3. dpy-5

Mutations in dpy-5 result in a Dpy phenotype in animals from L2 to adult stages, and mutant animals have altered cuticle structure (Ouazana et al. 1985). The dpy-5 gene encodes a novel protein of approximately 25 kD. DPY-5 has a good predicted signal peptide and the carboxyl half of the protein is cysteine-rich. Whether DPY-5 is a cuticle component or affects cuticle structure indirectly is unknown.

4. dpy-20

Alleles of dpy-20 result in Dpy phenotypes of differing severities and can also cause a rounded-head phenotype (Hosono et al. 1982; Clark et al. 1995). The dpy-20 gene encodes a novel protein with no signal peptide, making it unlikely that it is a component of the cuticle. dpy-20 mRNA is most abundant in L2–L4 animals, corresponding to its temperature-sensitive period around the L2 stage (Clark et al. 1995). Whether dpy-20 has any role in cuticle function is not clear.

5. Cuticlin Genes

The material that remains insoluble after extraction of Ascaris cuticles with 0.5 M NaCl, followed by 1% β-mercaptoethanol at 37°C, was originally termed cuticlin (Fujimoto and Kanaya 1973). The C. elegans cuticle material that remains insoluble after boiling in 1–2% SDS, 5% β-mercaptoethanol has also been called cuticlin, although there may be differences between this material and Ascaris cuticlin. Two C. elegans genes, cut-1 and cut-2 , that encode proteins in the cuticlin fraction have been identified (Sebastiano et al. 1991; Lassandro et al. 1994). The cut-1 gene encodes a novel protein of about 40 kD that is cysteine- and tyrosine-rich. Transcripts are detected in animals undergoing dauer larva formation. Antiserum directed against CUT-1 detects a 40-kD protein on Western blots of animals that are forming dauer larvae, but CUT-1 becomes insoluble in the mature dauer cuticle. Immunofluorescence localized CUT-1 to a 2-μm-wide band underlying the dauer alae.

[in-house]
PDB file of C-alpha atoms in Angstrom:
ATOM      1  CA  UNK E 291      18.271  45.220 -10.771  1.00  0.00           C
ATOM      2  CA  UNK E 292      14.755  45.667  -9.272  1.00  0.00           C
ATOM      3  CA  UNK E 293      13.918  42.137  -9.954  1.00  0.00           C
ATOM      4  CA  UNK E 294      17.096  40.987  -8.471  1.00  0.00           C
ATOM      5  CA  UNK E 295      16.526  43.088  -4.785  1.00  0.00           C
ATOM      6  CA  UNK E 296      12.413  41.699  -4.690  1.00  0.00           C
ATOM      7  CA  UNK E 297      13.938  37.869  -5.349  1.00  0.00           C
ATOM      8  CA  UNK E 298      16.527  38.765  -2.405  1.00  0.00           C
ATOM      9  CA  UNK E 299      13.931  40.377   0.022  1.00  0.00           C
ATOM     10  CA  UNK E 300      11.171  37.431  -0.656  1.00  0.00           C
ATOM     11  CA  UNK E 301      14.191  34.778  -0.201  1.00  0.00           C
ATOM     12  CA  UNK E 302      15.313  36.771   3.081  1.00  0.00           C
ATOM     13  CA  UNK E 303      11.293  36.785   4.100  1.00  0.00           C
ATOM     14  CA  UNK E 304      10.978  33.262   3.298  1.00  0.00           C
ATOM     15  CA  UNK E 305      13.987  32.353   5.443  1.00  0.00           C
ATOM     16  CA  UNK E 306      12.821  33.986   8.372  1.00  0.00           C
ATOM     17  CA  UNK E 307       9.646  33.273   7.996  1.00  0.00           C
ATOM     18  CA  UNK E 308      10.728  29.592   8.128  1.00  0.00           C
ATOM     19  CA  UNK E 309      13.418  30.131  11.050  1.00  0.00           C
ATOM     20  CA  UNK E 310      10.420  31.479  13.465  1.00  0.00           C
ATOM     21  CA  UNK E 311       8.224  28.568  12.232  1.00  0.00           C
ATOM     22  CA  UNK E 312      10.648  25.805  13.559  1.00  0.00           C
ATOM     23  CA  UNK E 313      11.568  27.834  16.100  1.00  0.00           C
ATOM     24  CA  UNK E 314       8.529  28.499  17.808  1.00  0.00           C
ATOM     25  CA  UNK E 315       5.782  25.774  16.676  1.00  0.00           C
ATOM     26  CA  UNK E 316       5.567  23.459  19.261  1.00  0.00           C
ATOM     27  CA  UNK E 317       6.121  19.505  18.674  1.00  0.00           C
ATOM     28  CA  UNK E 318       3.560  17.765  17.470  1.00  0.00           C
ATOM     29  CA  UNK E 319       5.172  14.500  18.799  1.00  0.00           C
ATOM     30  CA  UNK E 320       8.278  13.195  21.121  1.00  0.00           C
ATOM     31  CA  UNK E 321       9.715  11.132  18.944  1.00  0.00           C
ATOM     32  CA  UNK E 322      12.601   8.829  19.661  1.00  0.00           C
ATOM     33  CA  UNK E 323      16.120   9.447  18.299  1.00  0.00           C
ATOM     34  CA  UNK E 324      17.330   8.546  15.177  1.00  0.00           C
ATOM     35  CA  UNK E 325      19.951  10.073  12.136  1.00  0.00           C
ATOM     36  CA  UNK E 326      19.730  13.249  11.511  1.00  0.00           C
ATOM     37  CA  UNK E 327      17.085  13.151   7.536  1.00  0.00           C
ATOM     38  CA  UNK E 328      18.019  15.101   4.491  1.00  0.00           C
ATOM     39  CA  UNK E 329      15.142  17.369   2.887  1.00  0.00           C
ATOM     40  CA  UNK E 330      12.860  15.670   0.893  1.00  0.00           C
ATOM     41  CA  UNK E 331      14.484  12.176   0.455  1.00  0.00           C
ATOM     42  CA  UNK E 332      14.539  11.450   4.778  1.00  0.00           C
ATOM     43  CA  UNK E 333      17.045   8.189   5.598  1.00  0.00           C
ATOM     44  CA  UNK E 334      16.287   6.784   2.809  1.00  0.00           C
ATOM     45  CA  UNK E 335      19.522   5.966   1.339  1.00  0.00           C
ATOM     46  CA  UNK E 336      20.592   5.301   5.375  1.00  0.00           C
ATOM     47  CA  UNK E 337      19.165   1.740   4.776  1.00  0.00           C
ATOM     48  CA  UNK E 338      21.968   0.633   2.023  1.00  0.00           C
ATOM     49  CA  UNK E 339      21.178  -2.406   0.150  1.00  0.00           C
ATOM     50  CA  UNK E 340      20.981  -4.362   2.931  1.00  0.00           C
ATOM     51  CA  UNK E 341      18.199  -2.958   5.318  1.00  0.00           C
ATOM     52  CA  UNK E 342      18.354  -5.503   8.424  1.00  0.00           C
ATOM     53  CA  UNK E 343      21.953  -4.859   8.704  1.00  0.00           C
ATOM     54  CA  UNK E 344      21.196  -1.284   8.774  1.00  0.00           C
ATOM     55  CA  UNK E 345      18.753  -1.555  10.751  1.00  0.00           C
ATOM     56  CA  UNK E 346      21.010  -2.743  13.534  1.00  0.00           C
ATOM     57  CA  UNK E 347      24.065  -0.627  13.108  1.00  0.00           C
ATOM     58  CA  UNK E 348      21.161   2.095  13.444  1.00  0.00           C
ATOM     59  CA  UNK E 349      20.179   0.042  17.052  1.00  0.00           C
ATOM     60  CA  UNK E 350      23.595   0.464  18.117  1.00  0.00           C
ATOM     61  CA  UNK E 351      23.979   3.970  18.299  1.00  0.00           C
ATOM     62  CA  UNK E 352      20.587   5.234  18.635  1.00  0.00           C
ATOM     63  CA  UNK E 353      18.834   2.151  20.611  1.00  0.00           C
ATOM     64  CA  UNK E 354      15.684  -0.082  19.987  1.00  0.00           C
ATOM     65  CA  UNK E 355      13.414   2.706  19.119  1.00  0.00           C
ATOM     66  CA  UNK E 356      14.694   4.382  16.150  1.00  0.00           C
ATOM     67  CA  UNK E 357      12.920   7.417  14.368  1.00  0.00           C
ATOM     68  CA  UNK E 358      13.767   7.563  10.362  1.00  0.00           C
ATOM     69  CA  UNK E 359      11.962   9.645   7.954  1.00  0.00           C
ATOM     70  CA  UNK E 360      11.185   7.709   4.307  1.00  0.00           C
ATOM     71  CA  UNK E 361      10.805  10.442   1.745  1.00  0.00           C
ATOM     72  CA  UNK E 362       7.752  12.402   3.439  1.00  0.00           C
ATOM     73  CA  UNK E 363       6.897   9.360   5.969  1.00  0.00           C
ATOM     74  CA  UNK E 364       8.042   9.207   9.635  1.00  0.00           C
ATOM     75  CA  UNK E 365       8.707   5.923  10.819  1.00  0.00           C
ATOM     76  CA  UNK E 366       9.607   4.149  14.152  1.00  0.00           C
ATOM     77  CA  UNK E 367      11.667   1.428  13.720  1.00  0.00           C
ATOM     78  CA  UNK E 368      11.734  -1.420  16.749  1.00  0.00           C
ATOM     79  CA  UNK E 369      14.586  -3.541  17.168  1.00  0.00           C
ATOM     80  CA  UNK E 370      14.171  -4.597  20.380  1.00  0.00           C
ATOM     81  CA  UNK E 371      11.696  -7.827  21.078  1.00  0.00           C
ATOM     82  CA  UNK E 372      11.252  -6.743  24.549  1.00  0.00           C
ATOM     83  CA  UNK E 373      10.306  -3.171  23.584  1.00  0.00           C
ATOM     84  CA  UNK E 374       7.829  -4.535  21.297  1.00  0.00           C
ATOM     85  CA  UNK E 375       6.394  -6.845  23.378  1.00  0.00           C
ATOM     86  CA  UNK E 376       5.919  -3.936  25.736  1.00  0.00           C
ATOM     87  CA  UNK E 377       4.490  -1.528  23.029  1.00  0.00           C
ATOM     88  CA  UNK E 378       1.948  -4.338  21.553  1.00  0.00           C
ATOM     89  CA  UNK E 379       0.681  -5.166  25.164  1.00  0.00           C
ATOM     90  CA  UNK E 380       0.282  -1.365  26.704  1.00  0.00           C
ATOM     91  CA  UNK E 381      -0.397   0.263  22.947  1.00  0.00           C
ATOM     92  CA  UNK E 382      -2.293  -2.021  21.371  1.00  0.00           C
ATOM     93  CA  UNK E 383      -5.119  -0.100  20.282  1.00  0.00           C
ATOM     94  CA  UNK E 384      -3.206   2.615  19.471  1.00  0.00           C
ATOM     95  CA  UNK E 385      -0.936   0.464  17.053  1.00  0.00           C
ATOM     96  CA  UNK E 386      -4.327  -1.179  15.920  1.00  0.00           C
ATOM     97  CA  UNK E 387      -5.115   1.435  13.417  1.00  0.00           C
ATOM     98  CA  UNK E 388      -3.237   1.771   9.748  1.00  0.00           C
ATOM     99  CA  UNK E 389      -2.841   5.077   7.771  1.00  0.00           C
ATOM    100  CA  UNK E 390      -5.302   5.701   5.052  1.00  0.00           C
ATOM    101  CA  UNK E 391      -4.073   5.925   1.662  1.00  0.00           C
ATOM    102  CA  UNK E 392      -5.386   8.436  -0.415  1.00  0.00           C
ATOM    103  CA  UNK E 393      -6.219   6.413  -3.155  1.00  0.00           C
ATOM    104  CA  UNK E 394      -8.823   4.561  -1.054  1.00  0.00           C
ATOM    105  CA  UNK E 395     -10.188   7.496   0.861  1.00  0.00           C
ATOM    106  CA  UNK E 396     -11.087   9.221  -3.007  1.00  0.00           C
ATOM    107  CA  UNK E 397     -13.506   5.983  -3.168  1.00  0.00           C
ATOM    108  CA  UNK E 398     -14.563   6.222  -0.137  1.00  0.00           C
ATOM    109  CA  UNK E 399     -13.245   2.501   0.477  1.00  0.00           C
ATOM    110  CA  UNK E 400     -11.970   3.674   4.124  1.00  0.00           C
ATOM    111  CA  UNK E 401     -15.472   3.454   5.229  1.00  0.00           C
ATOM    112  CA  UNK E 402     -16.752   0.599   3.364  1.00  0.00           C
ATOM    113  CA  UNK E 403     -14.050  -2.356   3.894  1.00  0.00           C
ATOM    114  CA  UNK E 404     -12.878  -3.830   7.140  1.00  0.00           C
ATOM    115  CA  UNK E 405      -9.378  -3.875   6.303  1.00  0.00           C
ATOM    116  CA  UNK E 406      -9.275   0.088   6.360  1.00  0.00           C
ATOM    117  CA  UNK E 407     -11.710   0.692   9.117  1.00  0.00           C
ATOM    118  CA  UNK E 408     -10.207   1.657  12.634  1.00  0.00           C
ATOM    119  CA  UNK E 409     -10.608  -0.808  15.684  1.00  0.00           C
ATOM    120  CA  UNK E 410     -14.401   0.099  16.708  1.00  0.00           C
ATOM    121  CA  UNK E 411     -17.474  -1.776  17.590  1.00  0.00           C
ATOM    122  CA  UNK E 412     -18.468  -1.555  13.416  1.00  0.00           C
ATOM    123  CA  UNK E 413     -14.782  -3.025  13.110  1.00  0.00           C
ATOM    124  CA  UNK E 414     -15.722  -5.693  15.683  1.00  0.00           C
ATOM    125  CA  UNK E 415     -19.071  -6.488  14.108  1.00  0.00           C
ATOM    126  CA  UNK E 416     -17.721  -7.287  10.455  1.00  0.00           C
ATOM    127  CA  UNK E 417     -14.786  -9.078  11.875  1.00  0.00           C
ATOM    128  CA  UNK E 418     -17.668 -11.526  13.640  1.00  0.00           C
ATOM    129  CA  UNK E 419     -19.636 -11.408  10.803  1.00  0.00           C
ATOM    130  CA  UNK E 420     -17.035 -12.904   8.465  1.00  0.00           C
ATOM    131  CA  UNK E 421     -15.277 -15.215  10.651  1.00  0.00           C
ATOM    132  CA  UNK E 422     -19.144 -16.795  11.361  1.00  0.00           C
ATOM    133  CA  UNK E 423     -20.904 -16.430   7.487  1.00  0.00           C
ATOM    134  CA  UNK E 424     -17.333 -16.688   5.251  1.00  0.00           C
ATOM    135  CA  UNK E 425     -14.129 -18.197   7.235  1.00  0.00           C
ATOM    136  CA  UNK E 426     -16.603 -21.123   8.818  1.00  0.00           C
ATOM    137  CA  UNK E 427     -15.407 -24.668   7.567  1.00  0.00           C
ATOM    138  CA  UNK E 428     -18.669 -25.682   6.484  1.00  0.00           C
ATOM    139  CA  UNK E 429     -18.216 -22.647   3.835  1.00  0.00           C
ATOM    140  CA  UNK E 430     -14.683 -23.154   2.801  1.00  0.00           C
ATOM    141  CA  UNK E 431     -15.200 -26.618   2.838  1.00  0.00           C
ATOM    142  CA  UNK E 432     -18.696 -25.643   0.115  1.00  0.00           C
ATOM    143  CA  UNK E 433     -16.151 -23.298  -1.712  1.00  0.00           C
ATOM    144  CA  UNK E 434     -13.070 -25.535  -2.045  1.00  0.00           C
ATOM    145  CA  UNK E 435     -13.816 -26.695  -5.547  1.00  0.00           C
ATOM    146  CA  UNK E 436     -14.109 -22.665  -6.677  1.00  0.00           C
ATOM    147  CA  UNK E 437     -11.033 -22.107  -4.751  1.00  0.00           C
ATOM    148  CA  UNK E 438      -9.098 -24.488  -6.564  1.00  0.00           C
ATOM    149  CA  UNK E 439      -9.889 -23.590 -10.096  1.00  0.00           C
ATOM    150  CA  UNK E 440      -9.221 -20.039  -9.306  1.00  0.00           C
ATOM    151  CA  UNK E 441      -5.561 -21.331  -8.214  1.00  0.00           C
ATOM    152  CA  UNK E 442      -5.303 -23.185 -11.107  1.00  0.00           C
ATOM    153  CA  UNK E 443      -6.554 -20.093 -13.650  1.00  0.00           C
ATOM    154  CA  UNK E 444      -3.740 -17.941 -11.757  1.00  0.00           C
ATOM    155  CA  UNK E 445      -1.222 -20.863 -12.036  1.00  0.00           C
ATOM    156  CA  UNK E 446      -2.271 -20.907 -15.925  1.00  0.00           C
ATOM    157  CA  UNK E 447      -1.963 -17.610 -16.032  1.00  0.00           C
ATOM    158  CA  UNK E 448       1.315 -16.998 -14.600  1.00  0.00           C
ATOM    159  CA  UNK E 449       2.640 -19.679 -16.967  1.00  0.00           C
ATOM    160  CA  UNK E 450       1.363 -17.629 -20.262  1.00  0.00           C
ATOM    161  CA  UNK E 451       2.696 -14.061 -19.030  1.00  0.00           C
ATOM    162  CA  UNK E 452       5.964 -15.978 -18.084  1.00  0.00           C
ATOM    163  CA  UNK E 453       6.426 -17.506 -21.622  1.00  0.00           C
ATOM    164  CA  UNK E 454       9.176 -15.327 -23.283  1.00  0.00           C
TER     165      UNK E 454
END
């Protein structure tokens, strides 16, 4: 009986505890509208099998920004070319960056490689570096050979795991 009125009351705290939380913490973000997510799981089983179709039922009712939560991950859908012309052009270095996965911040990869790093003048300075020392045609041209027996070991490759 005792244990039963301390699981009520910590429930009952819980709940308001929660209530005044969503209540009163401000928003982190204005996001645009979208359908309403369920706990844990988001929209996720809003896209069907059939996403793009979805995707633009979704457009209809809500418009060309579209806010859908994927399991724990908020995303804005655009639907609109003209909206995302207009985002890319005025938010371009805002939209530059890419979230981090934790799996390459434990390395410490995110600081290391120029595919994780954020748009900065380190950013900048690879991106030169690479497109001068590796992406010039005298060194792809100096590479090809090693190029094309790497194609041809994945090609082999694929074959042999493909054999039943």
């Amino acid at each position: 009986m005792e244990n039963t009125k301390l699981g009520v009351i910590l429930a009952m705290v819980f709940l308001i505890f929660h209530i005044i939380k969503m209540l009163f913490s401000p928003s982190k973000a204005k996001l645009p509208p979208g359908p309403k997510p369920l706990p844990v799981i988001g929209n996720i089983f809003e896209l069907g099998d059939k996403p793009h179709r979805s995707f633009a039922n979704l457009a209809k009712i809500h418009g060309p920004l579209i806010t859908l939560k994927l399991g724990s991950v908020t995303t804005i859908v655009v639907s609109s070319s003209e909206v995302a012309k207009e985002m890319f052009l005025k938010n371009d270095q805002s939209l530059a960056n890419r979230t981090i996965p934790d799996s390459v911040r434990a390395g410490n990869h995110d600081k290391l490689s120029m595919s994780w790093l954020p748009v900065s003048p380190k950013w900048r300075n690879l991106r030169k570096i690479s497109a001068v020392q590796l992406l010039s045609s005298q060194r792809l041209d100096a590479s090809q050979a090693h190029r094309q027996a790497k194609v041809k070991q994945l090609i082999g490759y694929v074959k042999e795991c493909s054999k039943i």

The cut-2 gene encodes a novel 231-amino-acid protein that is also tyrosine-rich. CUT-2 contains 13 variable-length repeats that begin with AAP(A/V/I) and have a tyrosine present in most of the repeats. Similar repeats have been seen in vitelline membrane, chorion, and larval cuticle proteins of insects. Transcripts are detectable in RNA from animals of all stages, but they may only be produced around the time of molts. Anti-CUT-2 antibodies react with the insoluble cuticle residue of all stages. Immunogold localization shows that CUT-1 and CUT-2 are in the cortical layer of cuticles in all stages and are also localized under the dauer alae (Ristoratore et al. 1994; Favre et al. 1995). Upon incubation with horseradish peroxidase and H2O2, recombinant CUT-2, but not CUT-1, is efficiently cross-linked via dityrosine residues. The structure of CUT-2 may promote the formation of tyrosine cross-links, resulting in its insolubility.

Copyright © 1997, Cold Spring Harbor Laboratory Press.
Bookshelf ID: NBK20029